Other mums to watch

Three times world cup winner US Cross-country skier Kikkan Randall is competing in her fifth Olympics. She gave birth to her son in 2016 and has been instrumental in improving the provision for mothers at elite sporting events. French freestyle half pipe skier Marie Martinod returned to the sport in 2011 having had a family, a silver a Sochi and a win at the 2017 X Games sees her as one of the favourites for gold in her event.  Finally Marit Bjoergen the Norwegian cross-country skiing sensation who became a mother in 2015 is the joint holder of the record for most medals won by a female Winter Olympian (10) a record she is aiming to surpass at Pyeongchang.  So while there is bound to be some trepidation at leaving their children for the three weeks of the Games let’s hope Gillings-Brier and all the Olympic mums can make their children and their country proud.

 

Watch Zoe take on the Snowboard cross course on Friday 16th February 2018

References

Barakat, R., Perales, M., Garatachea, N., Ruiz, J.R. and Lucia, A., 2015. Exercise during pregnancy. A narrative review asking: what do we know? British journal of sports medicine, 49(21), pp.1377-1381.

BBC Sport (2016) ‘Zoe Gillings-Brier inspired by Ennis-Hill for 2018 Winter Olympics’ [online]. Available at http://www.bbc.co.uk/sport/winter-sports/35599601 (Accessed 7th February 2018)

BBC Sport (2017) ‘Serena Williams to make comeback in Abu Dhabi after giving birth’ [online]. Available at http://www.bbc.co.uk/sport/tennis/42472273 (Accessed 6th February 2018)

BBC Sport (2018) ‘Pyeongchang 2018: Manx snowboarder to make GB history’ [online]. Available at http://www.bbc.co.uk/sport/winter-olympics/42820064 (Accessed 8th February, 2018)

Brewer, B, Van Raalte, J, and Linder, D. (1993) ‘Athletic identity: Hercules’ muscles or Achilles heel?’ International Journal of Sport Psychology, 24, 2. 237-254

Cunnama, J. (2017) ‘Chronicles of a pregnancy athlete’ [vlog]. Available at https://en-gb.facebook.com/jodieann.swallow/posts/1283077375146152. (Accessed 19th May 2017

Erdener, U. and Budgett, R., 2016. ‘Exercise and pregnancy: focus on advice for the competitive and elite athlete’. British Journal of Sports Medicine. 50 (10), pp. 567

Gillings-Brier, Z., (2016) Zoe Gillings-Brier: Life as a Mum [online]. Available at http://www.sealy.co.uk/about-sealy/inside-sealy/sealy-blog/2016/october/zoe-gillings-brier-life-as-a-mum!/ (Accessed 7th February 2018)

Kardel, K.R., 2005. Effects of intense training during and after pregnancy in top‐level athletes. Scandinavian journal of medicine & science in sports, 15(2), pp.79-86.

Martin, L., Fogarty, G., and Albion, M. (2014) ‘Changes in athletic identity and life satisfaction of elite athletes as a function of retirement status’, Journal of Applied Sport Psychology, 26, 96-110.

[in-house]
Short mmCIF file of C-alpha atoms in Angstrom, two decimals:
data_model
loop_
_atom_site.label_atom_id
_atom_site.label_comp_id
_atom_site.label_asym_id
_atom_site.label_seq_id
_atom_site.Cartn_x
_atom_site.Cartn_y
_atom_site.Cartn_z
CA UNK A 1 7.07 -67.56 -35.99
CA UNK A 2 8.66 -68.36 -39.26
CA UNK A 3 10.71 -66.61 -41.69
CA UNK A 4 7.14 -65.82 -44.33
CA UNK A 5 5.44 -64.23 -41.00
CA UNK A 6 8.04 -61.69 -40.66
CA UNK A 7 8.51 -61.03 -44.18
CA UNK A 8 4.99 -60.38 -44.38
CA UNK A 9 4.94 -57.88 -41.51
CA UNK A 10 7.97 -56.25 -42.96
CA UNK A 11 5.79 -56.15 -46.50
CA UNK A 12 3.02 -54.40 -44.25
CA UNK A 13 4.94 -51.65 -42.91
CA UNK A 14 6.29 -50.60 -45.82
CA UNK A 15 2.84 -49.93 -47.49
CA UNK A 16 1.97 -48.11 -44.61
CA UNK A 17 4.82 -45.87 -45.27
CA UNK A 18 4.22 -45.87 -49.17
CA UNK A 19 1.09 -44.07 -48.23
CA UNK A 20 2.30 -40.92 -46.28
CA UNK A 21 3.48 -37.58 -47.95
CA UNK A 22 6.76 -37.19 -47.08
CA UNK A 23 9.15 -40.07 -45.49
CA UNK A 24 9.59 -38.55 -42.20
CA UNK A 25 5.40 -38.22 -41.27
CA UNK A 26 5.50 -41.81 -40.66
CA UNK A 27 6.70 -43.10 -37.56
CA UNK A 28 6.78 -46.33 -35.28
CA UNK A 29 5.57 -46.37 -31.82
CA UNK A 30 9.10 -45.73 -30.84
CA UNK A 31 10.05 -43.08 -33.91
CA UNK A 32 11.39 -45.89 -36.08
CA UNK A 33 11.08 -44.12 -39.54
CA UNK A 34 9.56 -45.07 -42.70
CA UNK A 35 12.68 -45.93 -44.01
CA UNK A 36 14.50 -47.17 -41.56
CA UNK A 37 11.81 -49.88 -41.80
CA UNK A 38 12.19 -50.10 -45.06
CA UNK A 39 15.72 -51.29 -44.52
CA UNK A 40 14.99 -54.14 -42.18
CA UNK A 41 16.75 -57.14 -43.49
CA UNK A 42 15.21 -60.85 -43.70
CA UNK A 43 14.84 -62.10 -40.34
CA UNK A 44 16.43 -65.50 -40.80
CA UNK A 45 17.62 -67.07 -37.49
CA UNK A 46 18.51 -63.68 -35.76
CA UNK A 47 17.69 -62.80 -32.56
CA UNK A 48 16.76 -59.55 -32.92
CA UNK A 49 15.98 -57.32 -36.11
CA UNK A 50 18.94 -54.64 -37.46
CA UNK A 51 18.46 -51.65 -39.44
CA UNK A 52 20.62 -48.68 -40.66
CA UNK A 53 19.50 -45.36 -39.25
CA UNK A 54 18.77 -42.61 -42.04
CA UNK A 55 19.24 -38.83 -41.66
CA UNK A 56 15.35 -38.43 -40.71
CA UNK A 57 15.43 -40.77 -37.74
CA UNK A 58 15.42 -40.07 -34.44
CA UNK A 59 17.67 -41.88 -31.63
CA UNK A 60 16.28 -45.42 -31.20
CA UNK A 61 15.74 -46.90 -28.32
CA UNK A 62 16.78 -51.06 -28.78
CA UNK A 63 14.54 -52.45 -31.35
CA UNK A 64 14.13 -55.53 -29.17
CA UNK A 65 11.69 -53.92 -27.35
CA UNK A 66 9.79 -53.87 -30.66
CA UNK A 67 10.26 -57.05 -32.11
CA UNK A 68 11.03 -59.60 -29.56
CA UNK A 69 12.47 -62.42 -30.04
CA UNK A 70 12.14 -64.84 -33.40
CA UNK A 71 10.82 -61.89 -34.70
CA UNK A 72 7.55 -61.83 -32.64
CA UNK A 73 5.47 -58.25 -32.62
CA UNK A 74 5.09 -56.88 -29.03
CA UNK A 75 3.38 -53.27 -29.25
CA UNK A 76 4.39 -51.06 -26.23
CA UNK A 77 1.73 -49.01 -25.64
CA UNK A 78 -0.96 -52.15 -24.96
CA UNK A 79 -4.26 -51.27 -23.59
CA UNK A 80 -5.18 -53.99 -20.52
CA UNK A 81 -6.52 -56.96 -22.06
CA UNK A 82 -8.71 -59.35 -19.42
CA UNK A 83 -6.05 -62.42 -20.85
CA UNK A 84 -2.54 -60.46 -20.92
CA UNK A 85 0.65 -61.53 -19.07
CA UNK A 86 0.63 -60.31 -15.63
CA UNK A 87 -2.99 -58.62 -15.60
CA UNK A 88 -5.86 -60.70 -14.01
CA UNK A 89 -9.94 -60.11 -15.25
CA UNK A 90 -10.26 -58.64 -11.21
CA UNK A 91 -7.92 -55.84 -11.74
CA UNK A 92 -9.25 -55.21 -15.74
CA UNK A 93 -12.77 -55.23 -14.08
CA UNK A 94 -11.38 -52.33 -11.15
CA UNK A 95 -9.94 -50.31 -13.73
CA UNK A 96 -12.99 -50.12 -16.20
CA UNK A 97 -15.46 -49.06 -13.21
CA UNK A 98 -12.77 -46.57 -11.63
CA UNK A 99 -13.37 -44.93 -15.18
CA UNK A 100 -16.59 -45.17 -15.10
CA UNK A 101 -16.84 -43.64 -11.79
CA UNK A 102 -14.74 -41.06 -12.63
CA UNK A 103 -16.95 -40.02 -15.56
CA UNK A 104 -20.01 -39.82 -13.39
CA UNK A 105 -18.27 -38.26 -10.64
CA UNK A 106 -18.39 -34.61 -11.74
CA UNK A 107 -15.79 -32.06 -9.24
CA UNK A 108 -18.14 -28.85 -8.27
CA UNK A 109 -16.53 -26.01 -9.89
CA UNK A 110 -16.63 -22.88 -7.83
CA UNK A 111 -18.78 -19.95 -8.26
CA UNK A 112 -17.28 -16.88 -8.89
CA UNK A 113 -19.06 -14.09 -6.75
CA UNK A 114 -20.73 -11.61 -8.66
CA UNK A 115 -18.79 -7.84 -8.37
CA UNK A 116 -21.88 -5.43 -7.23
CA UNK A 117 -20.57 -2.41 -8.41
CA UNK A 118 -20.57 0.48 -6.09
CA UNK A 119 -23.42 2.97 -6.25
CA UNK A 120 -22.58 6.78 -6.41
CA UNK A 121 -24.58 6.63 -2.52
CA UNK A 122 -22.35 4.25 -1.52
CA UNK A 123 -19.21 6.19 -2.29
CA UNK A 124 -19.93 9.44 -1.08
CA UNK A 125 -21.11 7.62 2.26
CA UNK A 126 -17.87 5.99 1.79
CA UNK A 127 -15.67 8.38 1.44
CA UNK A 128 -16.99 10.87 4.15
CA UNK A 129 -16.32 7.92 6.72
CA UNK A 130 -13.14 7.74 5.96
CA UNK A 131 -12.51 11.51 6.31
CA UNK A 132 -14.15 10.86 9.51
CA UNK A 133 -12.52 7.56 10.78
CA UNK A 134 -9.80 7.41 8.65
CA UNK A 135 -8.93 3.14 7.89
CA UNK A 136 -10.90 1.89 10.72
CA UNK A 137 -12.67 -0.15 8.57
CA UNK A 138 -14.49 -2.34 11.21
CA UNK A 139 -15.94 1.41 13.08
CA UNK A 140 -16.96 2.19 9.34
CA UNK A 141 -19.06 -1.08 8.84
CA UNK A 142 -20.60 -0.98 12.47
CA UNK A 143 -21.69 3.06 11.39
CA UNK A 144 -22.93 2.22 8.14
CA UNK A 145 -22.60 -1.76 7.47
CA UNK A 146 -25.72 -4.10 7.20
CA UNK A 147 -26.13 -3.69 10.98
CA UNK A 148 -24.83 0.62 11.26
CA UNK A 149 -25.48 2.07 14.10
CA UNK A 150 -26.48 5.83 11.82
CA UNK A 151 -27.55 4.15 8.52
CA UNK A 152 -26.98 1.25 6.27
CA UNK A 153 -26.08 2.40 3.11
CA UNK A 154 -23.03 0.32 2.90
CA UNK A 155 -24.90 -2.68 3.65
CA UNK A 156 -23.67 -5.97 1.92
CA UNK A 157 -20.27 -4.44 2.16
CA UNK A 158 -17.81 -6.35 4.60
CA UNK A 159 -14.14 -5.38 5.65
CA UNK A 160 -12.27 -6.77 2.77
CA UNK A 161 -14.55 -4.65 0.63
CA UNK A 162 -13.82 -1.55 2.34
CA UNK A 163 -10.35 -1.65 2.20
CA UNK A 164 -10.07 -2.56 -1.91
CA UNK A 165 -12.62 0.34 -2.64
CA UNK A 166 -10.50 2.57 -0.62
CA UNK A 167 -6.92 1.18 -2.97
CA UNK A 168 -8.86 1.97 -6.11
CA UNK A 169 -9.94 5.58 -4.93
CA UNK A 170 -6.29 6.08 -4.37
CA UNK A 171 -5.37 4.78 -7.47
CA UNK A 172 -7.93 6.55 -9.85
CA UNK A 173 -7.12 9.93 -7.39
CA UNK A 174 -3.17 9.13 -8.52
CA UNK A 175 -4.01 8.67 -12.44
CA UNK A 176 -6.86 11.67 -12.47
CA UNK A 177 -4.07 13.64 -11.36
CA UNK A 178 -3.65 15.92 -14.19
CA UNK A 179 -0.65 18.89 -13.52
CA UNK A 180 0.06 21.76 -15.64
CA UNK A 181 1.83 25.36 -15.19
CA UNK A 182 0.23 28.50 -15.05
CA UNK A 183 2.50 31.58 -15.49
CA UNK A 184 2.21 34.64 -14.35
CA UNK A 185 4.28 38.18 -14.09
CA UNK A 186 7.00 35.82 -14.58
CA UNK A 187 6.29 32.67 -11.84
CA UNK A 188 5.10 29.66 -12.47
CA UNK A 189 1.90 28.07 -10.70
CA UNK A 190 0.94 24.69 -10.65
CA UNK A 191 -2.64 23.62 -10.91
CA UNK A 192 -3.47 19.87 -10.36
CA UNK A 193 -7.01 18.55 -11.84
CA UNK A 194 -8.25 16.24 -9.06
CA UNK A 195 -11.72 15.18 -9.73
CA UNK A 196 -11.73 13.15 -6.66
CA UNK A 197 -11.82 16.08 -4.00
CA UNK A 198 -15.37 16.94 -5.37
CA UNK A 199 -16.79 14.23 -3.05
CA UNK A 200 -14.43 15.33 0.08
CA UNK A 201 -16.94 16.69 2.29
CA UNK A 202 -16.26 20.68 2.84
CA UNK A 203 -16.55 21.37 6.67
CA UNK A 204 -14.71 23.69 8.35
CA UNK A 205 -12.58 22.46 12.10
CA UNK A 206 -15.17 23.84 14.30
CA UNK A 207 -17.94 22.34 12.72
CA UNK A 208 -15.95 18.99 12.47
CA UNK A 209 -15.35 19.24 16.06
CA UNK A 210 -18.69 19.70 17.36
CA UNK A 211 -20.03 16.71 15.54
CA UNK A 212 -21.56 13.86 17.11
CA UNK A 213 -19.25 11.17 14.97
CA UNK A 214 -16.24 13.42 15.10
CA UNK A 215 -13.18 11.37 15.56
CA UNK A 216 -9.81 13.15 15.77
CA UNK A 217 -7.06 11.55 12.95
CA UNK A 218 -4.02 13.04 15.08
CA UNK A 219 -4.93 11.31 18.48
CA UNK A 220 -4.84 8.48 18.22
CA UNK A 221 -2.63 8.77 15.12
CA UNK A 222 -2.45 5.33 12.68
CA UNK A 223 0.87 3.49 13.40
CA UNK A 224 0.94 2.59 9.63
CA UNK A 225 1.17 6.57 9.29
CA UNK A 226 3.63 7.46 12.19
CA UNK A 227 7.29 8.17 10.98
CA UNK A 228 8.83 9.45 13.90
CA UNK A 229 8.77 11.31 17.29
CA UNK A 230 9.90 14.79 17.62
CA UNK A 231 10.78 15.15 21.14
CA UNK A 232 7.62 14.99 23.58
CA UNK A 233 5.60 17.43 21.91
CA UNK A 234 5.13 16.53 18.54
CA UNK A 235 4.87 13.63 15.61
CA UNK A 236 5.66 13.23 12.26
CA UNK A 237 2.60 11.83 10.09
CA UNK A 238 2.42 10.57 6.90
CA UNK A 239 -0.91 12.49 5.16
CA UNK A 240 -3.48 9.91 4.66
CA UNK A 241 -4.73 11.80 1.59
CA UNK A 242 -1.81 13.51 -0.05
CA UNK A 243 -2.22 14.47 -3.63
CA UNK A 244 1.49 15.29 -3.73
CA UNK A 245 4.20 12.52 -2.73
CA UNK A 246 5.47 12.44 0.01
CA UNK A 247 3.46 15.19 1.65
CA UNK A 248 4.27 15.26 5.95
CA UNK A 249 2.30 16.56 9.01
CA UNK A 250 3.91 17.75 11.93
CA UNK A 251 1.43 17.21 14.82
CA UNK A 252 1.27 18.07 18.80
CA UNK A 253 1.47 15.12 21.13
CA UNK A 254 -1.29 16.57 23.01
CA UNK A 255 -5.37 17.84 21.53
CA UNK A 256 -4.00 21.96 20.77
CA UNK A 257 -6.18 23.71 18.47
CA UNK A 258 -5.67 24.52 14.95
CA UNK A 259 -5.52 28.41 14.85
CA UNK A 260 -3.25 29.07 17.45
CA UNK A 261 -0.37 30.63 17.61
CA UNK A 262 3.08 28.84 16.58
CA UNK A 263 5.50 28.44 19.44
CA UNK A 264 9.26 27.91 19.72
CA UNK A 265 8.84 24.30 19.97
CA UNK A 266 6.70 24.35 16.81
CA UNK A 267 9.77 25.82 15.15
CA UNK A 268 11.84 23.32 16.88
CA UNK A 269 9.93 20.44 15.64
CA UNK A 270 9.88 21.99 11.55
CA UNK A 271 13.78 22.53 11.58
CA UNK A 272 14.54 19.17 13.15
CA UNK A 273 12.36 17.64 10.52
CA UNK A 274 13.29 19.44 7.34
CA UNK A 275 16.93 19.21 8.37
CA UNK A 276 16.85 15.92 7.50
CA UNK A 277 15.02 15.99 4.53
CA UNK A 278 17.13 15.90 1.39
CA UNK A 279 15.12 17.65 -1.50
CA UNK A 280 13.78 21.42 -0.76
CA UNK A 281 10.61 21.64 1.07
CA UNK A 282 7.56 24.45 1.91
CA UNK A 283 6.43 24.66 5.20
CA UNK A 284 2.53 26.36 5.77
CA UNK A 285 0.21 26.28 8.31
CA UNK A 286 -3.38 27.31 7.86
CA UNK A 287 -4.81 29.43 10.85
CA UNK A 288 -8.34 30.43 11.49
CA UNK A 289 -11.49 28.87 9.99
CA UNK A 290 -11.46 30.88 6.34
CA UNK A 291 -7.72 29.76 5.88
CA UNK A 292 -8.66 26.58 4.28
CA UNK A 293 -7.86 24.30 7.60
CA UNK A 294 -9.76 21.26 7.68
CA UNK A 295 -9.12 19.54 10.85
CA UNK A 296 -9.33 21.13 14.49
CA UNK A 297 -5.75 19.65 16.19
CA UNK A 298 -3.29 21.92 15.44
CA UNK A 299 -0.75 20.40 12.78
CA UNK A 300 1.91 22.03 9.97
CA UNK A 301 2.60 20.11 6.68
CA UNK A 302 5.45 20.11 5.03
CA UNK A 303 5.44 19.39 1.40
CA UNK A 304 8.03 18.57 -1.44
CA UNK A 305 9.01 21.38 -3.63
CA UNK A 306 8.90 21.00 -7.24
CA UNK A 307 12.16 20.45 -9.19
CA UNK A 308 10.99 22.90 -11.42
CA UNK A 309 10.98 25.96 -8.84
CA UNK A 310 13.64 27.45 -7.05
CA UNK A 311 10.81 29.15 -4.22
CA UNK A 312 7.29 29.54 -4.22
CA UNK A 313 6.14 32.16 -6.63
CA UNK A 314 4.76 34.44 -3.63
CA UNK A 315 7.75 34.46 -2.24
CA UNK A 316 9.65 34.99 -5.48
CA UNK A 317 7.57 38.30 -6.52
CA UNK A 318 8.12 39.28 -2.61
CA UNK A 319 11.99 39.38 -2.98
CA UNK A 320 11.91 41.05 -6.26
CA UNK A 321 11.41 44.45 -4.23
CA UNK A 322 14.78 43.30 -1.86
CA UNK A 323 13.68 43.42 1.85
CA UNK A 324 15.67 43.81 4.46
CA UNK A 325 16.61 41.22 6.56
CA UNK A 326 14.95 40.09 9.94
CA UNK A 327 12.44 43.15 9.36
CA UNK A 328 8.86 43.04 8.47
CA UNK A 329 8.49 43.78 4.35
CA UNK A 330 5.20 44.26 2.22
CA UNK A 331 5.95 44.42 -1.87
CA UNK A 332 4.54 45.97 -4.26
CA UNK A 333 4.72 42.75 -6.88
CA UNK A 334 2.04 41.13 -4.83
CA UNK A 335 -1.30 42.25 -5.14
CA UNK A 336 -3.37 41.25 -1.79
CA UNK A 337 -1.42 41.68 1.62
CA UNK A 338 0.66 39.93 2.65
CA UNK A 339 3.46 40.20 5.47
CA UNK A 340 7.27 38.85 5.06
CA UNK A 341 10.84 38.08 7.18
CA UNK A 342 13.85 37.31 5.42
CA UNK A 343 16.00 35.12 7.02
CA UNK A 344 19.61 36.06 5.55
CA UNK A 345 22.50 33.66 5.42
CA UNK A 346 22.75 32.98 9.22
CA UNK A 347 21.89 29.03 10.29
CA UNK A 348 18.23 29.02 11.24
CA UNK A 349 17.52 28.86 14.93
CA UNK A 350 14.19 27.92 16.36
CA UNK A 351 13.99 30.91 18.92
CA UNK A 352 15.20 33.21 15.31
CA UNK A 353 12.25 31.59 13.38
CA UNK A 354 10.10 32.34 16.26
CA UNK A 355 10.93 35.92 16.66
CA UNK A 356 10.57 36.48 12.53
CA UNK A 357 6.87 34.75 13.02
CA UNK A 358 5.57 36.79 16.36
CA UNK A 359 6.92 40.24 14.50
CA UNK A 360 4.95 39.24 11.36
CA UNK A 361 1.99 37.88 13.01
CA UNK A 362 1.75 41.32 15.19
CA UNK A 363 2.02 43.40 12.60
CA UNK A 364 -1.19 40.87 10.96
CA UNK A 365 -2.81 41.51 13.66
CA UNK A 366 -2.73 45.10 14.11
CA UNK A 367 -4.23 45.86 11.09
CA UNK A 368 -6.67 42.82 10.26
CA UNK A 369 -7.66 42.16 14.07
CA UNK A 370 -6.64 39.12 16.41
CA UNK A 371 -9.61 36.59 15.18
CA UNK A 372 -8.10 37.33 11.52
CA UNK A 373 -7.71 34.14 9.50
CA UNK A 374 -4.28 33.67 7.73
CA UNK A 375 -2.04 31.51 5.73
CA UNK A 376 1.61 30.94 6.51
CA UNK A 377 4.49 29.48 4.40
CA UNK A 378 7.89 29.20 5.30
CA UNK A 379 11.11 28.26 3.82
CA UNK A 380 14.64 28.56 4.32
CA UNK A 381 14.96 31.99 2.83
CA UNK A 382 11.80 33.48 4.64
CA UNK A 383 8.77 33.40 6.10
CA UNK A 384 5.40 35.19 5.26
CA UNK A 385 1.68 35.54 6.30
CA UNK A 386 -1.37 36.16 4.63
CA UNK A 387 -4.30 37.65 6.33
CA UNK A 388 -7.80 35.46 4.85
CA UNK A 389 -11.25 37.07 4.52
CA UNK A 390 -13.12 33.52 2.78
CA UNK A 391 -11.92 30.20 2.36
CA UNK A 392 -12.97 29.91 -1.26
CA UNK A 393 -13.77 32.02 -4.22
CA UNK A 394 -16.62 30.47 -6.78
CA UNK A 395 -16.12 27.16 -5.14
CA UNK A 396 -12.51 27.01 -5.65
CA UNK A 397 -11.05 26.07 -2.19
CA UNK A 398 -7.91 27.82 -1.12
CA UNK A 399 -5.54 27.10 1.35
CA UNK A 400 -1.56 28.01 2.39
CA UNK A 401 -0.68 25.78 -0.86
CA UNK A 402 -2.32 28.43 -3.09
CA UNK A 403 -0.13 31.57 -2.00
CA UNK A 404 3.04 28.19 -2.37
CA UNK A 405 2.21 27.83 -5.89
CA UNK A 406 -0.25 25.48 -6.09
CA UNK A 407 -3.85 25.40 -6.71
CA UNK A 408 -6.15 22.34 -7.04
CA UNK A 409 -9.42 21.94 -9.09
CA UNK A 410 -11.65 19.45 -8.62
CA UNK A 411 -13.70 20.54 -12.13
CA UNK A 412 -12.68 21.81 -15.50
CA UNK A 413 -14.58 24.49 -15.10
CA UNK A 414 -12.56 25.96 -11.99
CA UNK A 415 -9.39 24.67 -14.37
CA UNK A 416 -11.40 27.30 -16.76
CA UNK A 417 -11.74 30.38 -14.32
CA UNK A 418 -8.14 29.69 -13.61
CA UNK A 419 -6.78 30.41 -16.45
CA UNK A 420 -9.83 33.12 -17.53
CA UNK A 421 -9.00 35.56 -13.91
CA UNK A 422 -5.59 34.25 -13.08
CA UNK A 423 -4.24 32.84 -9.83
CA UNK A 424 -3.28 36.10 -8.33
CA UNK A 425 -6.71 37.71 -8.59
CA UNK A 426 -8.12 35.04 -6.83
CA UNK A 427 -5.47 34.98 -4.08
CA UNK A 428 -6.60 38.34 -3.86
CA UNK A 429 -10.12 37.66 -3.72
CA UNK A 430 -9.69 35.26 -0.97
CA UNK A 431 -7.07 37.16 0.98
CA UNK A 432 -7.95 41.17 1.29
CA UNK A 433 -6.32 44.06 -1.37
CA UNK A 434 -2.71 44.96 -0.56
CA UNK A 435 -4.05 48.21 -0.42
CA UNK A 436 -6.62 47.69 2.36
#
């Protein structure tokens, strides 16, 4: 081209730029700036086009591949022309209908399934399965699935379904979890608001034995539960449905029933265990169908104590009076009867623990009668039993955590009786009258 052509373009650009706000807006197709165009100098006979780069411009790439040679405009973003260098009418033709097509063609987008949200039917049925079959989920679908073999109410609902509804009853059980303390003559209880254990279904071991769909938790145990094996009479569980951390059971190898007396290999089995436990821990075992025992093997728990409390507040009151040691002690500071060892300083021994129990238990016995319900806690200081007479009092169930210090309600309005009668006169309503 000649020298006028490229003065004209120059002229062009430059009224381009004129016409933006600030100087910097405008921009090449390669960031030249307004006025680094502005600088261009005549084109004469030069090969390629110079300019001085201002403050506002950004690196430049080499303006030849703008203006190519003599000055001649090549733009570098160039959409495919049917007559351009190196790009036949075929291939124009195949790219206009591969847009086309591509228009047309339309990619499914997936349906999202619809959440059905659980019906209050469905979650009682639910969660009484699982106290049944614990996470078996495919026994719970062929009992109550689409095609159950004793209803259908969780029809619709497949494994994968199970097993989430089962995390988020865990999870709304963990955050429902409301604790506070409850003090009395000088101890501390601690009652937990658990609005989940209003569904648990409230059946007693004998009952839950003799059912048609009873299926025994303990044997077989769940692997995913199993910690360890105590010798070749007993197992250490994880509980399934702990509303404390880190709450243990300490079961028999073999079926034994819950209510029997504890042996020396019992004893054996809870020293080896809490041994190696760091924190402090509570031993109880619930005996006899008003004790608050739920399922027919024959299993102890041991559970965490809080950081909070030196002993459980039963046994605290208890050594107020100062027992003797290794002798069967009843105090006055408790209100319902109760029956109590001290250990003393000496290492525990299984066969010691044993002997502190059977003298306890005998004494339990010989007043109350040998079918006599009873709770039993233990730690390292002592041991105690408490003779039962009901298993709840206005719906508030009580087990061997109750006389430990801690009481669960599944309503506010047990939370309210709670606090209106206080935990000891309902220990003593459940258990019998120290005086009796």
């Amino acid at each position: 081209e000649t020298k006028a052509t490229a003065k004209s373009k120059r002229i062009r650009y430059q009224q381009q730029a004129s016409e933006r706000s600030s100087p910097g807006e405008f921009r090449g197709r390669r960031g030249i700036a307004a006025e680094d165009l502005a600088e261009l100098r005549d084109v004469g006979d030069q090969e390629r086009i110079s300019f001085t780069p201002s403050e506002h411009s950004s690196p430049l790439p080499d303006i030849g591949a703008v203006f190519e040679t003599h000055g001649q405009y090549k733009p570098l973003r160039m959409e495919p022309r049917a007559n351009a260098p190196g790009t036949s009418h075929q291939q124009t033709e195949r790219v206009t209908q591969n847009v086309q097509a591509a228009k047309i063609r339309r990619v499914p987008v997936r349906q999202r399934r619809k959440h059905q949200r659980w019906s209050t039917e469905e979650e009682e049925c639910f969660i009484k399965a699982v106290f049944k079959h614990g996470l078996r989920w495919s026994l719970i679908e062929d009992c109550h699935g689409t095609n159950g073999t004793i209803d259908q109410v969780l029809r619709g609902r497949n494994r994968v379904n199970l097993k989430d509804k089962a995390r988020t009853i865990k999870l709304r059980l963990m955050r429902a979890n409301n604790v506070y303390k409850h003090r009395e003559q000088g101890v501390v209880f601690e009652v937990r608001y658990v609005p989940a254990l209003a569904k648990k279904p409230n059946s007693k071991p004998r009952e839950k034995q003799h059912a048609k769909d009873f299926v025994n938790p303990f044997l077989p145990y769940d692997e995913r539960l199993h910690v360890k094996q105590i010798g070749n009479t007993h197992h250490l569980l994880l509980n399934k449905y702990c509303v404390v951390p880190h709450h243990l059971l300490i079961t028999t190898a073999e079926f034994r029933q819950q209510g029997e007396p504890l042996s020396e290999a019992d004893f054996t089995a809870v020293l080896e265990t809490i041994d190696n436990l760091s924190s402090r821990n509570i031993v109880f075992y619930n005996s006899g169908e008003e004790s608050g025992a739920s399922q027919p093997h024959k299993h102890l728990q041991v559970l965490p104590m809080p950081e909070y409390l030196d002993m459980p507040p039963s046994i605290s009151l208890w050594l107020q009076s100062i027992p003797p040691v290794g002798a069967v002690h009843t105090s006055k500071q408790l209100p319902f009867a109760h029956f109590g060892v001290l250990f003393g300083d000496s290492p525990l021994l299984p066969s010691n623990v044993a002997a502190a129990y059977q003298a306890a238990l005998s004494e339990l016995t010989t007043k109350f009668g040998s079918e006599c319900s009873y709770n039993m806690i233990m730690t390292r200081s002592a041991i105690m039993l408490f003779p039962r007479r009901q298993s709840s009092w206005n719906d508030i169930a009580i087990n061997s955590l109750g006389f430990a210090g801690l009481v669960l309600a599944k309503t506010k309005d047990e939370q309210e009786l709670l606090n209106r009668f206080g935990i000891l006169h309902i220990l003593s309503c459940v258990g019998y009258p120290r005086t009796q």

McGannon, K., R., Curtin, K., Schinke, R., J., & Schweinbenz, A. (2012) ‘(De) Constructing Paula Radcliffe: Exploring media representation of elite running, pregnancy and motherhood through cultural sport psychology’ Psychology of Sport and Exercise, vol. 13, pp. 820-829.

McGannon, K.R. and Schinke, R.J., 2013. “My first choice is to work out at work; then I don’t feel bad about my kids”: A discursive psychological analysis of motherhood and physical activity participation. Psychology of sport and exercise, 14(2), pp.179-188.

Radcliffe, P. (2014) ‘Motherhood could make Jessica Ennis-Hill an even better athlete’ Available from http://www.telegraph.co.uk/sport/othersports/athletics/10565198/Motherhood-could-make-Jessica-Ennis-Hill-an-even-better-athlete.html

Weedon, C., 1997. Feminist practice & poststructuralist theory.

 

PyeongChang 2018: Speed, skill and risk….. The fearless are here!

By Candice Lingam-Willgoss

I love sport – playing it, watching it, writing about it. It is a massive part of my life and I feel lucky I get to work in a profession where I can immerse myself in it on a daily basis with likeminded people.  So when a major sporting event is around the corner I prepare to be glued to the TV.  For me the Winter Olympics has always carried that aura of uncertainty and excitement – watching the world’s best skiers, snowboarders, ice skaters and more battle it out, braving the elements and taking risks albeit calculated ones.  Plus, there are also four new disciplines being introduced to the games this year, big air within snowboarding, mixed team alpine skiing, mixed doubles curling, and mass start speed skating, meaning the 23rd Winter Olympics promises to be something special.  With a record 102 medals on offer over 15 different disciplines there is a real buzz that Team GB can make this their most successful games yet improving on the 4 medals picked up in Sochi.

Where is Pyeongchang?